By Jim Bobeck
Most beneficiaries come in contact with an IRO (Independent Review Organization) through their health insurance plan or TPA (third party administrator). A beneficiary is refused treatment, and they get a glimpse of the appeals process in place to re-review a claim. For a more detailed understanding of the process, please visit NAIRO, a great resource for the healthcare IRO process.
IROS usually can be lumped into one of three categories: Medical necessity decisions, experimental/investigational services, and administrative/benefit denials. In the past, the first two categories have received the most attention, which requires a specialty-on-specialty physician match to review the appeal. The physician determines whether a health plan was correct in denying medical service or an experimental procedure, and the reviewer uses medical judgment and criteria to determine whether the medical facts support the service in question.
However, it’s the third category that has grown in volume, particularly due to changes under the Affordable Care Act and with more restrictive means utilized by some health plans regarding covered services and benefits. The administrative category has an amorphous quality in that it encompasses many types of issues, including covered services, out of network providers, rescissions of coverage, formulary alternative procedures, and in some cases, misutilization of services. Administrative reviews are a real catch all for beneficiary appeals.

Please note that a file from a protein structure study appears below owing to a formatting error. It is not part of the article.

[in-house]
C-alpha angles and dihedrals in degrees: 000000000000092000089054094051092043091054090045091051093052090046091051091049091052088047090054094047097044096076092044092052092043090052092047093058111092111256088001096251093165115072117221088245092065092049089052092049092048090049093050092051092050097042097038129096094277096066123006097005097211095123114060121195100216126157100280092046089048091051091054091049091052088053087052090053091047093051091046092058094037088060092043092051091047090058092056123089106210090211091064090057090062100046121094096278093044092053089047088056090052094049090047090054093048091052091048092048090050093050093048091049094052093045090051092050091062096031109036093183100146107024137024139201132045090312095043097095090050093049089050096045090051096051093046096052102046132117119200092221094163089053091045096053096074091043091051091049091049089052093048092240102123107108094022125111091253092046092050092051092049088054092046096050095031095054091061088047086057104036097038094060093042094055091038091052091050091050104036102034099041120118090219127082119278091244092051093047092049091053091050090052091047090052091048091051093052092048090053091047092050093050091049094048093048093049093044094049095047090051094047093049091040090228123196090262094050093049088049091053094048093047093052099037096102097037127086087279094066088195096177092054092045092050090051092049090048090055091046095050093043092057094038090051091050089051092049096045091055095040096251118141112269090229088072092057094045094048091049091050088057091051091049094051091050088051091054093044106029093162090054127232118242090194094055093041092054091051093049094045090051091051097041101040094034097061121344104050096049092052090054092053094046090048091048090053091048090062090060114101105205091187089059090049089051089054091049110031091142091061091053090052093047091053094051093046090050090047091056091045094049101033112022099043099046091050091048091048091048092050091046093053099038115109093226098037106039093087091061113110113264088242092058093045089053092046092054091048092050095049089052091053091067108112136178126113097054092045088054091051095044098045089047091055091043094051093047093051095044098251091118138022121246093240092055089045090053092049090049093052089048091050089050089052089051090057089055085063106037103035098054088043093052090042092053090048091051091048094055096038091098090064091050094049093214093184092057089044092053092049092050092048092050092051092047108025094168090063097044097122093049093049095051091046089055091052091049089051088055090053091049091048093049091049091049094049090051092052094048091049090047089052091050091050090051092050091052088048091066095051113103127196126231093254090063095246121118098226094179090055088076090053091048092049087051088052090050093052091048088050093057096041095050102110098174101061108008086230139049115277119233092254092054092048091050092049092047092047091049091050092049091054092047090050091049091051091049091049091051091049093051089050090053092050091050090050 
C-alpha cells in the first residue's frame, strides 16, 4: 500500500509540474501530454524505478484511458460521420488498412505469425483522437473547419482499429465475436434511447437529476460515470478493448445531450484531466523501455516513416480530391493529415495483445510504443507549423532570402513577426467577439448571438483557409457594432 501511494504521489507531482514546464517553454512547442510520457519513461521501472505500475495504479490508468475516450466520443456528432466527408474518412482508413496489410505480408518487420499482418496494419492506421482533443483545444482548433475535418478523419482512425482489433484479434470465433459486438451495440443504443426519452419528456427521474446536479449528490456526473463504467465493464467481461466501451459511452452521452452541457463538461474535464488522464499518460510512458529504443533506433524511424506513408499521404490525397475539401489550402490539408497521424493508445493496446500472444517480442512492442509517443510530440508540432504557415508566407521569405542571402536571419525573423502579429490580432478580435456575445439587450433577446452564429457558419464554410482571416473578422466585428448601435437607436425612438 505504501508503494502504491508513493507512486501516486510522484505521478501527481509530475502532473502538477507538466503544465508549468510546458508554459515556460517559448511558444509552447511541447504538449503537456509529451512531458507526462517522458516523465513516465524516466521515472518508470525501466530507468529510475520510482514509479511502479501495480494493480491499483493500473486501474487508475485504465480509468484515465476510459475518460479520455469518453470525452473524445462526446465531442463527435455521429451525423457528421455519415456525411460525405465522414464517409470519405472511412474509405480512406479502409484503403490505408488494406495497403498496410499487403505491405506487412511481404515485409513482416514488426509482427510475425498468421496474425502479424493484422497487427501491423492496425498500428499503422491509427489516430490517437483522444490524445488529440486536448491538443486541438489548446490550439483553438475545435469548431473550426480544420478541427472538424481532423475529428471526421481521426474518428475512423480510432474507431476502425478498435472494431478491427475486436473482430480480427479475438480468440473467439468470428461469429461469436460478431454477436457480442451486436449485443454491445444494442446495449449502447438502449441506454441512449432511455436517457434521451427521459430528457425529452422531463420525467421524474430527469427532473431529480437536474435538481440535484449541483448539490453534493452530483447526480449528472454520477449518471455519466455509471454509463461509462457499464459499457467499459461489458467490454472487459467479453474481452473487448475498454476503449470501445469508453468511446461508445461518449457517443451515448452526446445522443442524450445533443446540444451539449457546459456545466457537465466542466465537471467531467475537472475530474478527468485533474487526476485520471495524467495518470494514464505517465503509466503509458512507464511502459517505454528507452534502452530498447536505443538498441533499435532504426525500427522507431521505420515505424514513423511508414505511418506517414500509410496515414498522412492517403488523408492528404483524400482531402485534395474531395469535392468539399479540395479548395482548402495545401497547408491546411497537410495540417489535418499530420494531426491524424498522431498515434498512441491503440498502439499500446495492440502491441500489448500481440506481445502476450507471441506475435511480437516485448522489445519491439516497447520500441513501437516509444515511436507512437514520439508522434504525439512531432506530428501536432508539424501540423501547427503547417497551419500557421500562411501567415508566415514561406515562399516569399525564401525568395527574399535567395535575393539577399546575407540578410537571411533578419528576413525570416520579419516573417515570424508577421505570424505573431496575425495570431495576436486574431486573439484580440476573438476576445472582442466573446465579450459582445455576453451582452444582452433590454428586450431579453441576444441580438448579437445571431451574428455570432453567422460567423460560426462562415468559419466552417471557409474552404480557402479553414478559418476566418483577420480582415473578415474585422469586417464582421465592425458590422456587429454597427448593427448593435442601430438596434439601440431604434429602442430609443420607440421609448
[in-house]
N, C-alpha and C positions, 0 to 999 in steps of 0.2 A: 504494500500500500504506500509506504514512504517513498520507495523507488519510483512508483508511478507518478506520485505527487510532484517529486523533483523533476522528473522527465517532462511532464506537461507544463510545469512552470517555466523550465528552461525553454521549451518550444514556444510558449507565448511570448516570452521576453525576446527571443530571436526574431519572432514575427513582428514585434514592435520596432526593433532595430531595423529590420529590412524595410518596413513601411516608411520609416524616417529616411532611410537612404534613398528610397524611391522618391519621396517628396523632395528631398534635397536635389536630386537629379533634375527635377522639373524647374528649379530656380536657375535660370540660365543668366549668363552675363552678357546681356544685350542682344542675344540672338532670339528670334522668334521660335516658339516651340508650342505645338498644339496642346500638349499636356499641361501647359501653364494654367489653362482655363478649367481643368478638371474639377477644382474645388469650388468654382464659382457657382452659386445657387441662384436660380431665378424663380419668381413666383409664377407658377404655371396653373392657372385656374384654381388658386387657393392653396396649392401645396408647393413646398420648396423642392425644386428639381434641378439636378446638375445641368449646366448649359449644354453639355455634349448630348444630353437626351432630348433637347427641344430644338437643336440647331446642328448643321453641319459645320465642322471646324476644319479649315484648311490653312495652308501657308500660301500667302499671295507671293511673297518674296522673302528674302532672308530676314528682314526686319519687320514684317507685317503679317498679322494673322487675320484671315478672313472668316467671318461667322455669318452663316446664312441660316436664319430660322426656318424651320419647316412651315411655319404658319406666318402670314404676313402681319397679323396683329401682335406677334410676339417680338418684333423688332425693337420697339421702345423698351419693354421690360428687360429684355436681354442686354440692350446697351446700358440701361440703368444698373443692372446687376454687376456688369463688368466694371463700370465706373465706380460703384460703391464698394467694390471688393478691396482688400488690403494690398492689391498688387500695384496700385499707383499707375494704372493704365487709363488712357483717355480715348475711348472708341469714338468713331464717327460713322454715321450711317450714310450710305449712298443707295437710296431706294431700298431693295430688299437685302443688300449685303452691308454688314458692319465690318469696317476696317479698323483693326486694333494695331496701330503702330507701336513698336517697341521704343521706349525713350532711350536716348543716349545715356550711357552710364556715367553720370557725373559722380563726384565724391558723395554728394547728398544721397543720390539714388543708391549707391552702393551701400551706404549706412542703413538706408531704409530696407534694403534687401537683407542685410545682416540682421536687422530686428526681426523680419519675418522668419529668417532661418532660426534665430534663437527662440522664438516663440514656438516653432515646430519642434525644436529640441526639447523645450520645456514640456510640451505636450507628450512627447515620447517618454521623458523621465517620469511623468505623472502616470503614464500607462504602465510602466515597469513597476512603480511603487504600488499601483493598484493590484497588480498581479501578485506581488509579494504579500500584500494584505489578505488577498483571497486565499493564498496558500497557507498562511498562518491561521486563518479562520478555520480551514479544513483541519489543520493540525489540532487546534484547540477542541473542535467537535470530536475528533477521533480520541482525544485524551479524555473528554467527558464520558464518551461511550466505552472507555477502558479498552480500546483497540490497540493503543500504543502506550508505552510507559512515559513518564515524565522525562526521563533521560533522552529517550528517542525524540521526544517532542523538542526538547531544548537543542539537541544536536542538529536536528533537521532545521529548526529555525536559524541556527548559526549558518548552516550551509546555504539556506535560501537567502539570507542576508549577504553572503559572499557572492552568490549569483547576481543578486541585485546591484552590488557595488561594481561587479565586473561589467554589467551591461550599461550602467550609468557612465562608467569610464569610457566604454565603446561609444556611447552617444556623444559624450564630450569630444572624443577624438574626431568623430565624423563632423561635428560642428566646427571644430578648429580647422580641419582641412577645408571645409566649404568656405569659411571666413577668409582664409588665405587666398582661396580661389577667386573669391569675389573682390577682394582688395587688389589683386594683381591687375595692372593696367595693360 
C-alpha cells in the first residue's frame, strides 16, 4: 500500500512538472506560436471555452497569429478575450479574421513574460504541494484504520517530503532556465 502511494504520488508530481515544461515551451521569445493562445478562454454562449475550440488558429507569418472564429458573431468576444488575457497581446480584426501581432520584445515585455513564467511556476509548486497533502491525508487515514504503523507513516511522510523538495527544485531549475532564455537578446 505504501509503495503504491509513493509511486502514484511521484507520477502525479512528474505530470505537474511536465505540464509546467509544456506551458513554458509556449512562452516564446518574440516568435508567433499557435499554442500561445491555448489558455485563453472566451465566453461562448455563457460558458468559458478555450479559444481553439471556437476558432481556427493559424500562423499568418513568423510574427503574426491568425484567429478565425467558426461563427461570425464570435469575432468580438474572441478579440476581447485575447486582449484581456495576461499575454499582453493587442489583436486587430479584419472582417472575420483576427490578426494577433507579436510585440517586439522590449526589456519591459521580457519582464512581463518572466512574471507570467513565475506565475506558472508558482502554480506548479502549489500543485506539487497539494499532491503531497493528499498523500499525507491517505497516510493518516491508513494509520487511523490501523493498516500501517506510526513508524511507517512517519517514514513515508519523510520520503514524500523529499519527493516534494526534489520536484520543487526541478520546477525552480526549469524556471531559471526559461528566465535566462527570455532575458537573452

As a result, FHAS provides attorneys and legal specialists to review such claims. Many IROs still use physicians to review such administrative cases, which is costly and fails to directly address the legal issue contained within the appeal. IROs tout the physician panel, although it’s not responsive to the current needs and trends. If an administrative/benefit coverage case is decided on medical necessity grounds, the error is only compounded as it will most certainly trigger another appeal to a higher level, or potentially, civil litigation.
Healthcare attorneys performing legal IRO reviews provides a cost-effective, higher quality, and more direct response to such cases. It can minimize potential future appeals and litigation, and it provides beneficiaries with a true “de novo” (a new, clean review). When health plans and TPAs select an IRO, their questionnaire should ask “Who do you use for administrative/benefit determinations?” at the top of the list. Beneficiaries and appellants are already asking for it, and their health plans need to respond appropriately.